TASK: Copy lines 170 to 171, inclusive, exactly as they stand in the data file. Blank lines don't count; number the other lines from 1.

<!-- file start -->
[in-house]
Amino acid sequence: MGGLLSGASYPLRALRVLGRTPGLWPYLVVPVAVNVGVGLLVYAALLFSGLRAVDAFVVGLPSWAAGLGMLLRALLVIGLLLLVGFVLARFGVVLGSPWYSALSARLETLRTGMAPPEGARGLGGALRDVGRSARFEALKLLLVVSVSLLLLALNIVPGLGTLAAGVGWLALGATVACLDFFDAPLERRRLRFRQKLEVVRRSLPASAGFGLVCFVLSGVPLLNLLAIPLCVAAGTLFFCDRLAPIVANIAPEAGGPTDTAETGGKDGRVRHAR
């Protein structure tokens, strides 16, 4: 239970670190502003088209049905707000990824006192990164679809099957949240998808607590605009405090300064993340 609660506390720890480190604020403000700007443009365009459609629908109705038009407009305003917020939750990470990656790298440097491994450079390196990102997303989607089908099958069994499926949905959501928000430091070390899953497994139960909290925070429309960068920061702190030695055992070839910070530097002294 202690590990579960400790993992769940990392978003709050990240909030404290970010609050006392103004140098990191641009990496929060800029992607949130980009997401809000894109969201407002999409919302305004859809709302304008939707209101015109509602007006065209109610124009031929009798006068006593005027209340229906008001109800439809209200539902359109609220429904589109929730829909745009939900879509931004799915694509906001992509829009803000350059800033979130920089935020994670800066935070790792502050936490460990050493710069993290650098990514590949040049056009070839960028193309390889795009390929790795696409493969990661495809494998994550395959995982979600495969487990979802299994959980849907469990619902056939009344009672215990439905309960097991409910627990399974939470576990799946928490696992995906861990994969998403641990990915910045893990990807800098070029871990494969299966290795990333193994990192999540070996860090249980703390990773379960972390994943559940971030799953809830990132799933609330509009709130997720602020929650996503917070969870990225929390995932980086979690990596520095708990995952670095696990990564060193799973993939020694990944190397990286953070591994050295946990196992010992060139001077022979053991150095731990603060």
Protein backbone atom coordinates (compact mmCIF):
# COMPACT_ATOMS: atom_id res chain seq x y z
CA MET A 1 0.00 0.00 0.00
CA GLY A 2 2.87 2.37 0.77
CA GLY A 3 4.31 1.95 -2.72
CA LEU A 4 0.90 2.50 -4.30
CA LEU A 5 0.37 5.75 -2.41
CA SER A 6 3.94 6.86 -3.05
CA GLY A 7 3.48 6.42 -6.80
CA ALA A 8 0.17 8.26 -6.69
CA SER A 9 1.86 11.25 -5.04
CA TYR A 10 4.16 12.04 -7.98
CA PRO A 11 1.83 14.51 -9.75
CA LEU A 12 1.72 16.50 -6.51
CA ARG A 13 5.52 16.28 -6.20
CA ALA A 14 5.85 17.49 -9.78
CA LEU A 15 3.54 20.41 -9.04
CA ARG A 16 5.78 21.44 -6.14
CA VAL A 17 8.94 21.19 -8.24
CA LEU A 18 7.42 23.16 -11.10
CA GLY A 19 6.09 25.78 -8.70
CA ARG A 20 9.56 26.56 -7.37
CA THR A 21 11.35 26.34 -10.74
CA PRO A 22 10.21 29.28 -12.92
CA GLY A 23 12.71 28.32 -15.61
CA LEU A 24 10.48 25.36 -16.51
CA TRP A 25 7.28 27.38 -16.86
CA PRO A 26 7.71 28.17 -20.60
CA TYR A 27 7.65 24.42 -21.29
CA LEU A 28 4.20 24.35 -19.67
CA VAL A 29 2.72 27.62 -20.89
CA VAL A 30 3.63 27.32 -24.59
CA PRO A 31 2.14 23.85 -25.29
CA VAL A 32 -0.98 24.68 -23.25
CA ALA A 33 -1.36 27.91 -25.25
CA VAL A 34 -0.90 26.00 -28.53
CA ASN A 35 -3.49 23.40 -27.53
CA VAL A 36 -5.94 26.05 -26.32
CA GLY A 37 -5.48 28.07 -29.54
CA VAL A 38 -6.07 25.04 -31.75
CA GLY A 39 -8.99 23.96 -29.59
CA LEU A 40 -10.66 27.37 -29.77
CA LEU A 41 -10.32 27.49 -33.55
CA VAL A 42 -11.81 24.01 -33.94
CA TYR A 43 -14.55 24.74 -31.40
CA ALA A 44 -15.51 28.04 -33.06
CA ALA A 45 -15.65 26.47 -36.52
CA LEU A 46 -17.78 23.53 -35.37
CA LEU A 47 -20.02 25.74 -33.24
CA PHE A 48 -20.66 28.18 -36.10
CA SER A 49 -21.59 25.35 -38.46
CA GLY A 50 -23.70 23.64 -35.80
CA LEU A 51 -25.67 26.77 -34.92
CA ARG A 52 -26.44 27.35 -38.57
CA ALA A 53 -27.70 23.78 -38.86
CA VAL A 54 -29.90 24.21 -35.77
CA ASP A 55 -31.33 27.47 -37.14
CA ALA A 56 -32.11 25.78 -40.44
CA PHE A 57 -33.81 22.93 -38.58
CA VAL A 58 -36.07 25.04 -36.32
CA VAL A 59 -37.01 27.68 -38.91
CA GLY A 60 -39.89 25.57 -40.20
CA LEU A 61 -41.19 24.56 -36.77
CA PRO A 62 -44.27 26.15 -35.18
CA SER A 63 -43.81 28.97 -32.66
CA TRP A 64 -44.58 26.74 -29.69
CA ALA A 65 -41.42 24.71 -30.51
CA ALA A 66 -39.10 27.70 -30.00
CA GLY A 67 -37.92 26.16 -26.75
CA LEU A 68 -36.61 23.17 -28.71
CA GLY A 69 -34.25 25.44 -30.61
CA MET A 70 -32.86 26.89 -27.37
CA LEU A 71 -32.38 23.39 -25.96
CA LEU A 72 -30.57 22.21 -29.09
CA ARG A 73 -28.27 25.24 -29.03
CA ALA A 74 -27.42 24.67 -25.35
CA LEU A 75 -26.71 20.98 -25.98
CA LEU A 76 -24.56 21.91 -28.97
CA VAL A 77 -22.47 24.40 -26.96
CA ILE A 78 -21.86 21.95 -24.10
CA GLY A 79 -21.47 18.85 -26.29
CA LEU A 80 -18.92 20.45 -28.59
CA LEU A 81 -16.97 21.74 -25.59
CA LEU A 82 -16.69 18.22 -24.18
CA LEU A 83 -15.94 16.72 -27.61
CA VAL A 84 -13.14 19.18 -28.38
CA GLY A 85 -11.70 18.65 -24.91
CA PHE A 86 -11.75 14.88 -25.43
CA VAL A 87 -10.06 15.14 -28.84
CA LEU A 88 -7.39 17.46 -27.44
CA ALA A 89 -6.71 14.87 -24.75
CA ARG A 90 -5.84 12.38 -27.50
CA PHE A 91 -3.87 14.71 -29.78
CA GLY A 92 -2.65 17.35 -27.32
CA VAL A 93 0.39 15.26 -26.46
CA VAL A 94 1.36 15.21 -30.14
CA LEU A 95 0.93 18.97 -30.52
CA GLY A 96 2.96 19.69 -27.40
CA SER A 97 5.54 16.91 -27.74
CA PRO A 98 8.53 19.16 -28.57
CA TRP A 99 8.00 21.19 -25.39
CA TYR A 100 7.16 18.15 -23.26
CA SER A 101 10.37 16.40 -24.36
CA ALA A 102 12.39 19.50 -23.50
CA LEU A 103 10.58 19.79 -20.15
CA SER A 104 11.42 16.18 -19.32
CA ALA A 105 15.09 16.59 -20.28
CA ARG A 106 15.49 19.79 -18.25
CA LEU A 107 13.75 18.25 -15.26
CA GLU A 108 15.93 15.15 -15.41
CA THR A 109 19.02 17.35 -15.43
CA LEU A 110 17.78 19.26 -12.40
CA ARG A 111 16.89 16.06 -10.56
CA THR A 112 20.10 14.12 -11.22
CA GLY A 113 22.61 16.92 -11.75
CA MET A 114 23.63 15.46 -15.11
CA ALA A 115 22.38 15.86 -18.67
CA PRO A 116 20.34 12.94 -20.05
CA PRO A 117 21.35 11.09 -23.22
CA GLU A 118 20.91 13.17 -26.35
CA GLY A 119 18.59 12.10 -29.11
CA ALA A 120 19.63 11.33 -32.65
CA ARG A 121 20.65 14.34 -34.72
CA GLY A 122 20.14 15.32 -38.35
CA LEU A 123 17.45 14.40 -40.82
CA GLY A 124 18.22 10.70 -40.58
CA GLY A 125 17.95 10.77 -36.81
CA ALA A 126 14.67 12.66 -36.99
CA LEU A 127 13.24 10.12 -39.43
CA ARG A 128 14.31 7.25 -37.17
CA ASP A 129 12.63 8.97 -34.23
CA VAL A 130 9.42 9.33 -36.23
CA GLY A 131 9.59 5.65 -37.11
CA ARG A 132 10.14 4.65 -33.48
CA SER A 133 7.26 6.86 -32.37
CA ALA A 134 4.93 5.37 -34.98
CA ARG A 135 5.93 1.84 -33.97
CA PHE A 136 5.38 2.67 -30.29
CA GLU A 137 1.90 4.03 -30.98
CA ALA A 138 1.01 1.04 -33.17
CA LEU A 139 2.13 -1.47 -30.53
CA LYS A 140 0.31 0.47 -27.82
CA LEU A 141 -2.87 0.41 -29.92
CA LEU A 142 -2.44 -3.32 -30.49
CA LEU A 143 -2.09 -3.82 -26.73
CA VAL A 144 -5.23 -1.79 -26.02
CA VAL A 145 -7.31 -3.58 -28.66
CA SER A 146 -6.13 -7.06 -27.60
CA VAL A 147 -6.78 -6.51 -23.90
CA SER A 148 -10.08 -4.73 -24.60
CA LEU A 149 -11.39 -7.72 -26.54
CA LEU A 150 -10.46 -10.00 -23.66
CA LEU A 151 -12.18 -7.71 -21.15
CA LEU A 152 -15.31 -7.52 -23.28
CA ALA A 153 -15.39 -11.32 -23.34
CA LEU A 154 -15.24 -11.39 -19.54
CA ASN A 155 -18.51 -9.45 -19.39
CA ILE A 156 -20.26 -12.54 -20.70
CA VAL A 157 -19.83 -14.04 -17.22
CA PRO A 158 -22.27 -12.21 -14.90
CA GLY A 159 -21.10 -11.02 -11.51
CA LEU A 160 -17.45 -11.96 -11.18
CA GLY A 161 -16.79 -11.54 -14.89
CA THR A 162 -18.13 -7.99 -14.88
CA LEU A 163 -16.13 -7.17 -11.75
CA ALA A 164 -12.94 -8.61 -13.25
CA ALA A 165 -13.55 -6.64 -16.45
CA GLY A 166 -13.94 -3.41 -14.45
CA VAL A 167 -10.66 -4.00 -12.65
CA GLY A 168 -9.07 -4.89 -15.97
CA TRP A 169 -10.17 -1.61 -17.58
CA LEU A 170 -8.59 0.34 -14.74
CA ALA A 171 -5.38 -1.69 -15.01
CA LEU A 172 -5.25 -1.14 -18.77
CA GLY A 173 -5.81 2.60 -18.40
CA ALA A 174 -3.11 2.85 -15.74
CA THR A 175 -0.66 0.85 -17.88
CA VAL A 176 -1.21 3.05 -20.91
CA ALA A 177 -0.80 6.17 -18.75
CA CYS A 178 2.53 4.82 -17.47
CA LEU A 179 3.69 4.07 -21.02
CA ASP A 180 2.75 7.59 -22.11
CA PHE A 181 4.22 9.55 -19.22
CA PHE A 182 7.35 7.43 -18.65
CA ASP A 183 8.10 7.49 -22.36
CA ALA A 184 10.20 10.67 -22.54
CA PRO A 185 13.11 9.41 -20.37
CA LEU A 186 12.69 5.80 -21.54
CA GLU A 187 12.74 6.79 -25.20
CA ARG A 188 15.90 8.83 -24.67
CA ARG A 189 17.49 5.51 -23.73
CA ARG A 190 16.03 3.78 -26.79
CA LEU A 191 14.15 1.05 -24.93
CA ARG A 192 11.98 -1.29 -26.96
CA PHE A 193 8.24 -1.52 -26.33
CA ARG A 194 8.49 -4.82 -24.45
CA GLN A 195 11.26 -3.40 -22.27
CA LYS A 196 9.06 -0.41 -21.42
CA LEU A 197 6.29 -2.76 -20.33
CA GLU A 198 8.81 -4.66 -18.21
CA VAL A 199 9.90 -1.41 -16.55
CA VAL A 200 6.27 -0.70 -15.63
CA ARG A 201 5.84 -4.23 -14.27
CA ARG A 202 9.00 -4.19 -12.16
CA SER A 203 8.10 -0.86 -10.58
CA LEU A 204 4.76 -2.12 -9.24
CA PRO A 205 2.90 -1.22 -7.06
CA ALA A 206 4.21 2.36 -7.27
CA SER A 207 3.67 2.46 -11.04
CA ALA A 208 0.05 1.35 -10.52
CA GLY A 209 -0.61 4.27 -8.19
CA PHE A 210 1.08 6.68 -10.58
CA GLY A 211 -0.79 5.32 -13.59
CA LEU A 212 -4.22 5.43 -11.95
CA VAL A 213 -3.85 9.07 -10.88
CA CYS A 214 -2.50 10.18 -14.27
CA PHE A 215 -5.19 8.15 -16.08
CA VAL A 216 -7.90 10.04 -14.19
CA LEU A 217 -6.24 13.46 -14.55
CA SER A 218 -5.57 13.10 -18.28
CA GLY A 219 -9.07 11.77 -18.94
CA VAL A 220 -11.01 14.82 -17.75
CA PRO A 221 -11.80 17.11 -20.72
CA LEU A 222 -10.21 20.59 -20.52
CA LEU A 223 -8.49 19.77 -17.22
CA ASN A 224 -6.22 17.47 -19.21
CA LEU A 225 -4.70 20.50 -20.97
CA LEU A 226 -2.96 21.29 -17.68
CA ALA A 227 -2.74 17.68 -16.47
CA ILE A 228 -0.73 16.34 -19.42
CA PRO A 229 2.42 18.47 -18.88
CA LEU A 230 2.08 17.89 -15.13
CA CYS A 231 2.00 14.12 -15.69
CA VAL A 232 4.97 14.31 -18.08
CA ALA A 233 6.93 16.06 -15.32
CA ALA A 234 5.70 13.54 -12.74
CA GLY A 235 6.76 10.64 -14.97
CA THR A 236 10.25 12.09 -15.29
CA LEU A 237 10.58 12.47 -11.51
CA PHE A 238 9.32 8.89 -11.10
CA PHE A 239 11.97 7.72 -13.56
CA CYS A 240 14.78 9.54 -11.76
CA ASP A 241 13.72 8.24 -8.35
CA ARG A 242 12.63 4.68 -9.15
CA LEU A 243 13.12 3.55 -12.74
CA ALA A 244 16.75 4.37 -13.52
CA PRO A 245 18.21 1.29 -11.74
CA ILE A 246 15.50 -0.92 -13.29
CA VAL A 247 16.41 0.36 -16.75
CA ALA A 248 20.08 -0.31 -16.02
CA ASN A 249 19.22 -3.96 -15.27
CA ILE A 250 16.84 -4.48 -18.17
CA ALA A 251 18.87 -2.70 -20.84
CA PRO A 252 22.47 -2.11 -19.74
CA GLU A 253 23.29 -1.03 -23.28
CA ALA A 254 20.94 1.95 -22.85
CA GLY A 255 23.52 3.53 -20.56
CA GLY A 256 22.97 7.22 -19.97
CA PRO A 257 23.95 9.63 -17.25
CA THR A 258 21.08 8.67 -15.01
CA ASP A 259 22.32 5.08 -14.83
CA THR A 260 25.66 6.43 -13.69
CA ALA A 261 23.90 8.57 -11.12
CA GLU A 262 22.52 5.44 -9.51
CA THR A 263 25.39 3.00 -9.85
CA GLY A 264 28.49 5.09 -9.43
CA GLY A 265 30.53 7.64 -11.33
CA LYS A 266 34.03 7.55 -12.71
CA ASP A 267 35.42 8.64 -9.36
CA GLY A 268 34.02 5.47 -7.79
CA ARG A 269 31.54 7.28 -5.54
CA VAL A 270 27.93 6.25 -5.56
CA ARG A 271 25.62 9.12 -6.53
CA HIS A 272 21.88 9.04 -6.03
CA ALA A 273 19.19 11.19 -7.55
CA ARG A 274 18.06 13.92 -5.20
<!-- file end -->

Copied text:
CA ALA A 165 -13.55 -6.64 -16.45
CA GLY A 166 -13.94 -3.41 -14.45